Working age Australians have become far less reliant on welfare payments since the turn of the century – undermining Abbott government claims of a crisis of welfare dependency in Australia.
The finding comes from the Household, Income and Labour Dynamics in Australia (HILDA) Survey, an authoritative Melbourne Institute of Applied Economic and Social Research report that has tracked more than 12,000 people since 2001.
The latest HILDA report, for 2011, shows rising inequality in Australia as well as flat or even falling living standards for middle-class Australians in the years after the global financial crisis.
But it also shows a marked trend away from working age Australians – and even pensioners – being as reliant on welfare.
Last month’s federal budget included a number of measures to restrict welfare, including preventing unemployed people under 30 getting access to payments for up to six months.
Treasurer Joe Hockey, in a speech last week, described Australia’s welfare system as ‘‘unsustainable’’ and said claims the budget was unfair were misguided “old-style socialism”.
He said the government was spending, on average, more than $6000 on welfare for every Australian.
“The average working Australian, be they a cleaner, a plumber or a teacher, is working over one month full-time each year just to pay for the welfare of another Australian,’’ he said.
Yet the HILDA research shows that in 2001 23 per cent of people aged 18 to 64 had received welfare payments each week and a decade later that had fallen sharply to 18.5 per cent.
There has also been a big drop in the percentage of working age households where more than 90 per cent of their income came from welfare. In 2001 that accounted for 7.1 per cent of households while a decade later it was just 4.8 per cent.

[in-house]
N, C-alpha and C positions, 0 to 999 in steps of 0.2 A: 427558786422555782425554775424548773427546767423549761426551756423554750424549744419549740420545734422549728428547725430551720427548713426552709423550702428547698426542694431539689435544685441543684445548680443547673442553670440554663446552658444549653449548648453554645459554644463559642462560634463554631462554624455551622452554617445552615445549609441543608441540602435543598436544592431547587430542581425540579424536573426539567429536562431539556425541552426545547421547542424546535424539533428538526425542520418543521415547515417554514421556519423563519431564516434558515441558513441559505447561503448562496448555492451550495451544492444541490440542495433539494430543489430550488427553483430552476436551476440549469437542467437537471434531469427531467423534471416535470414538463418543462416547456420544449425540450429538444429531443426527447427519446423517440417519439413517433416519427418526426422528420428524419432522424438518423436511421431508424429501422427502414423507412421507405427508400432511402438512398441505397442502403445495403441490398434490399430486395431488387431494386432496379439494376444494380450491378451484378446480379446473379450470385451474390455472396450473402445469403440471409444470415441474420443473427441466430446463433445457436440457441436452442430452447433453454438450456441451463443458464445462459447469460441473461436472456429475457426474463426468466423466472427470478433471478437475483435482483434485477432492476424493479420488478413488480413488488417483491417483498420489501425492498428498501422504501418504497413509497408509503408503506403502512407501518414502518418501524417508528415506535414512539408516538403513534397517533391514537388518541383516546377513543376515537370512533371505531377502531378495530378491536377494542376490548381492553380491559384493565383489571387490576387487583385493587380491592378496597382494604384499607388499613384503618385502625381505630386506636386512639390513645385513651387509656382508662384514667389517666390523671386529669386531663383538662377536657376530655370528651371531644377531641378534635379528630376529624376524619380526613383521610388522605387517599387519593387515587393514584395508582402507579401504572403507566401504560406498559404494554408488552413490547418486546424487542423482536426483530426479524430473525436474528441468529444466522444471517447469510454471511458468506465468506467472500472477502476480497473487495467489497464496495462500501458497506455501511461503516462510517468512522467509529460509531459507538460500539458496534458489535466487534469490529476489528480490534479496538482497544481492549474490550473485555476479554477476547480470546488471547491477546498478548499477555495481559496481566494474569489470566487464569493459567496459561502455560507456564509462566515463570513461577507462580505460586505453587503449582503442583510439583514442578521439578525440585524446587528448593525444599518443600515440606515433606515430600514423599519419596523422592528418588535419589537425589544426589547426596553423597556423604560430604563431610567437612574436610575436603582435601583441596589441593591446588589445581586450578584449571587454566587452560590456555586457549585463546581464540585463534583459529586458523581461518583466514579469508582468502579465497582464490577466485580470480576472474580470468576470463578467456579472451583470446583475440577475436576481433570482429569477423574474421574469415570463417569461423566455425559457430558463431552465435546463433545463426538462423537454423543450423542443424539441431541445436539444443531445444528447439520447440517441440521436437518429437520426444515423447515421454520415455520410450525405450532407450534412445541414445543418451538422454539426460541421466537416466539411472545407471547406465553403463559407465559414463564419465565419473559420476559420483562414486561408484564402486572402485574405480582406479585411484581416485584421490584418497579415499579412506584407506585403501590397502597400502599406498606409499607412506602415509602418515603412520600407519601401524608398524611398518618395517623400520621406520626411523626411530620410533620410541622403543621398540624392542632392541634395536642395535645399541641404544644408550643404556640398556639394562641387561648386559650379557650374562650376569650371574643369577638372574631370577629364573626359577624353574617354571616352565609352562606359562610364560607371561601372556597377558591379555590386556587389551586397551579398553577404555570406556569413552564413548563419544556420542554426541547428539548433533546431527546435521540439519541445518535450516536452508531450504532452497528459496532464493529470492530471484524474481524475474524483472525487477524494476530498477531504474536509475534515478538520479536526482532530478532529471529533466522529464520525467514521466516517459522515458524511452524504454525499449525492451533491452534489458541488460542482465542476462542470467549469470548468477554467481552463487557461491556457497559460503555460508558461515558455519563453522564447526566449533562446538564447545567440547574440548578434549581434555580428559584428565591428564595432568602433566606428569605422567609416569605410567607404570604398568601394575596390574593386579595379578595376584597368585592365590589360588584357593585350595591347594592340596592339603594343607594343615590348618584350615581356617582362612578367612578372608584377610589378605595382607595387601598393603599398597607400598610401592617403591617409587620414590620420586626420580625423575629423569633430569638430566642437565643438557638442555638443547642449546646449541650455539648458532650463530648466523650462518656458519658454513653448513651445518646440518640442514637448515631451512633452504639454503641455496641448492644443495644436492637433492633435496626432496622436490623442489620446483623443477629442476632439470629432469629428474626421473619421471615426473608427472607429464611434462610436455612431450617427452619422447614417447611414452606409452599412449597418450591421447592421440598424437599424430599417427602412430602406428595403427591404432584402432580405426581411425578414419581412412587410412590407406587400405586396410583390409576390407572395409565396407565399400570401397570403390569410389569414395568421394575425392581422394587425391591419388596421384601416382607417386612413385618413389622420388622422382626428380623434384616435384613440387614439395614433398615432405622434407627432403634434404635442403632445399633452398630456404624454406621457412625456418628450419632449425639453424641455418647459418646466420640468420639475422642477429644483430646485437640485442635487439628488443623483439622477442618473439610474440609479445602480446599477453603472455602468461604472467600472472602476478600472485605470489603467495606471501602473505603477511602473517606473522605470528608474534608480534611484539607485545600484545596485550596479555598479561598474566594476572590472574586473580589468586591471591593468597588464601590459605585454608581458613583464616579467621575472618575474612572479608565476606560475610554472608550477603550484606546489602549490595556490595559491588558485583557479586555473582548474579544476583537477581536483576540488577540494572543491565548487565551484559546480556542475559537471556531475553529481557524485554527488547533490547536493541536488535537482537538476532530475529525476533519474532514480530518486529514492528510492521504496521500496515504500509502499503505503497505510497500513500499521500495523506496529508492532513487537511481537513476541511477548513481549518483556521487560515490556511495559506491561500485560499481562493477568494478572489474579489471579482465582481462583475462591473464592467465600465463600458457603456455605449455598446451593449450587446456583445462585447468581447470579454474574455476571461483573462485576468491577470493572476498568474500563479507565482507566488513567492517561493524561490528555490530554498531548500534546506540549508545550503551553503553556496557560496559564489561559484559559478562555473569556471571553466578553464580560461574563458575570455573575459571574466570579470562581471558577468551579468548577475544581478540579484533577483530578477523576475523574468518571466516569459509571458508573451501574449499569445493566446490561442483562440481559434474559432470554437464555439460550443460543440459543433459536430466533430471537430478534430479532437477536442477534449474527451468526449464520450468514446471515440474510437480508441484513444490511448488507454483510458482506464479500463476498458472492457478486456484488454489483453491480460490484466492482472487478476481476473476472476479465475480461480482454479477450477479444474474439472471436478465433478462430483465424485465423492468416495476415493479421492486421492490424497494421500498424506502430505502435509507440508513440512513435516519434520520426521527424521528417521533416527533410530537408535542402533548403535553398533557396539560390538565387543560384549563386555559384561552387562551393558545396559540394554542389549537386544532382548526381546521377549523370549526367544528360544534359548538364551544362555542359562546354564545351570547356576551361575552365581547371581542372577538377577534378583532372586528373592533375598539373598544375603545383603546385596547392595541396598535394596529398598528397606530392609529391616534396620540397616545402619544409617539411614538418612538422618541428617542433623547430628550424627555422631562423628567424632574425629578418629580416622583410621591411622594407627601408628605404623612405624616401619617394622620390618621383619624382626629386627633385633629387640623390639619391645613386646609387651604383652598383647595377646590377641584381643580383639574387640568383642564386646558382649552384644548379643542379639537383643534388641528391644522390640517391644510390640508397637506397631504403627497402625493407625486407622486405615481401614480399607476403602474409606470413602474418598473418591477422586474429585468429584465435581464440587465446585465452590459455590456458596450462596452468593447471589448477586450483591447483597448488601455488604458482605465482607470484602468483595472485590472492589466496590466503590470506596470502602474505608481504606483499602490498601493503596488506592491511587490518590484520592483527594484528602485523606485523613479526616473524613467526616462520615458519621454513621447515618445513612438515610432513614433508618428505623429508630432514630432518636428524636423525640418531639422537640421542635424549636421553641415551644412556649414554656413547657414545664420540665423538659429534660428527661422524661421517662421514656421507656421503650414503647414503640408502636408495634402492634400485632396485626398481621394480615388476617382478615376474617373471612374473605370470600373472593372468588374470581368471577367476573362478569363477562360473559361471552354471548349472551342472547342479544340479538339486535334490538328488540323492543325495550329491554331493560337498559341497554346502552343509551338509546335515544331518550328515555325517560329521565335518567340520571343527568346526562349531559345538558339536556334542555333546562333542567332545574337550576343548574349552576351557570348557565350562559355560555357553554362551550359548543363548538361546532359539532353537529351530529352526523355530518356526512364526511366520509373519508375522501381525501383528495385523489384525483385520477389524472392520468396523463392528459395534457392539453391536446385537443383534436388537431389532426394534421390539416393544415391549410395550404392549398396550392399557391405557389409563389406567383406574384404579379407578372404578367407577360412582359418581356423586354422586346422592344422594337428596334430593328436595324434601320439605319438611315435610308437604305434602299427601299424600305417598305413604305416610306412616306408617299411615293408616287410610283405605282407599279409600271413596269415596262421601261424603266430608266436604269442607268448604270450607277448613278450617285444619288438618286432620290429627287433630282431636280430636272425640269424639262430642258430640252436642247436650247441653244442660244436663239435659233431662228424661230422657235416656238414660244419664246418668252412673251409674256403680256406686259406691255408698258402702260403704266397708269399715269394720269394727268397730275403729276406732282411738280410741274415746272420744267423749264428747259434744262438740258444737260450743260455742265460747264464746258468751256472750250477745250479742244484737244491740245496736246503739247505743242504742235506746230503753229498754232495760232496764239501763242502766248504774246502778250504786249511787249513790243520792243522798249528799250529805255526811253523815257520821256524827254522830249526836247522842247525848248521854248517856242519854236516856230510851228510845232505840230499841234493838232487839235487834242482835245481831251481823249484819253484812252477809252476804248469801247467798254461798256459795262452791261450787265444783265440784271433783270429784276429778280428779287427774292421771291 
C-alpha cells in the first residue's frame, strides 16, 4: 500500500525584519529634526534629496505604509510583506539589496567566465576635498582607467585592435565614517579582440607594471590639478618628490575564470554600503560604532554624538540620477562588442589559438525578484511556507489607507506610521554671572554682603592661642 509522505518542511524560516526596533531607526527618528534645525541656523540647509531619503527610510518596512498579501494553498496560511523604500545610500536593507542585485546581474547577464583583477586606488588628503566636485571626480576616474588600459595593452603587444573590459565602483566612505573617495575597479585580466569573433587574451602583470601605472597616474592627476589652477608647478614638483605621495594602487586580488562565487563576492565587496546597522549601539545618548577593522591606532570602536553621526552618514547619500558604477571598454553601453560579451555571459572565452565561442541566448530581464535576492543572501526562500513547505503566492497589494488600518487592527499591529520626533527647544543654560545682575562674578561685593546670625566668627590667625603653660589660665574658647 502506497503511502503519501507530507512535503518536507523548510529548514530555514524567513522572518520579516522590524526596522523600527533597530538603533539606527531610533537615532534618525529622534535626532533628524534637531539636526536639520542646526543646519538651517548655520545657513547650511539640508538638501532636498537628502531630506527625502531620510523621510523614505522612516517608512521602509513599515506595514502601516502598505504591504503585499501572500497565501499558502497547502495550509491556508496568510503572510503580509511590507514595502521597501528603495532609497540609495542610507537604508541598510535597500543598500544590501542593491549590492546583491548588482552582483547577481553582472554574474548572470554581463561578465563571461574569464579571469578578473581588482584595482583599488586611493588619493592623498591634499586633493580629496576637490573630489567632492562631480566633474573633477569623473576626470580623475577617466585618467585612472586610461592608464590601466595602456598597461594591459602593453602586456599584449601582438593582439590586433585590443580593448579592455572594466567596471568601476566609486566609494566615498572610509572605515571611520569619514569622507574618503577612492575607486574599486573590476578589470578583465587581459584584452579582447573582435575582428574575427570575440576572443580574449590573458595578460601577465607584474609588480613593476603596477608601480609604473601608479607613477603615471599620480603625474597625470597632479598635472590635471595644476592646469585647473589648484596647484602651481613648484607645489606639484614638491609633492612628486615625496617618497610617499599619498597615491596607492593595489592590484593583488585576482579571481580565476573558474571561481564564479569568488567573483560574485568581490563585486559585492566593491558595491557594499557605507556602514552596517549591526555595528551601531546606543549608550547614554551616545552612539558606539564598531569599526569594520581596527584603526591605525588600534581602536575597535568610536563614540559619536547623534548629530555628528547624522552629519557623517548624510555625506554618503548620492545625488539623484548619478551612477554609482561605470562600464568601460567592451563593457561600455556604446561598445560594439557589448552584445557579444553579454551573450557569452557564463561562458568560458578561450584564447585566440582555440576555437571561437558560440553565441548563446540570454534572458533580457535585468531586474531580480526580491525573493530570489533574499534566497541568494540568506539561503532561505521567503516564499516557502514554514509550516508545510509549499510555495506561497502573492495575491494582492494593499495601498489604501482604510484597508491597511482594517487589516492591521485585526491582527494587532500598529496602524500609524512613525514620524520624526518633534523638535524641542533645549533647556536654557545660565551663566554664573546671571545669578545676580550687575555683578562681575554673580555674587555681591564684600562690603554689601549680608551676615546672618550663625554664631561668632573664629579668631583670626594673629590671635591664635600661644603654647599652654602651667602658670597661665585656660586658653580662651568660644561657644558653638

The proportion of retired people who relied on benefits as their main source of income also declined across the decade from 65.8 per cent to 63.5 per cent.
The report's author, Associate Professor Roger Wilkins, said Australia was experiencing its lowest level of welfare reliance in decades, possibly since the 1980s.
‘‘I’m absolutely bewildered by Hockey’s obsession on welfare reliance in Australia,’’ he said. ‘‘It’s lower than it's been in a couple of decades, possibly longer.’’
Professor Wilkins said the long-term trend away from welfare reliance was largely the result of Australia’s long boom, although a succession of welfare reforms that have tightened eligibility to payments had also contributed.
‘‘The long and short of it is we’ve had 20 years of growth uninterrupted by a recession. This is a fact I don’t think is appreciated widely enough,’’ he said. ‘‘It is the longest boom recorded in any developed country ever.’’
The long boom had also helped the number of Australians in absolute poverty halve in the decade with low, middle and high-income groups all recording strong real income growth. Despite that, inequality is rising in Australia with men in highly paid full-time jobs recording the strongest wages growth.
Professor Wilkins said besides 2009 – when government stimulus payments lessened inequality – the trend since the mid-2000s has been for inequality to edge higher. While we are far more equal than US or many developing countries, among rich countries we have reasonably high levels of inequality.
‘‘We’re probably not as equal a country as many people think,’’ he said.
The Rudd government’s stimulus payments of 2009 also masked the effect of the global financial crisis with living standards rising sharply that year as interest rates fell and incomes rose.
But disposable income for the median household fell in both 2010 and 2011 on one measure. That contrasts with the years before the financial crisis when there had been strong growth in real household income. ‘‘It’s a pretty good hint for why the Rudd and Gillard governments had such a difficult time ... median household incomes were going backwards,’’ he said. ‘‘I think that is a delayed GFC effect.’’
As the federal government moved to rein in its large deficit there were no more income tax cuts while thresholds for some payments, such as family tax payments, were frozen. ‘‘That’s why people were feeling a bit aggrieved,’’ Professor Wilkins said.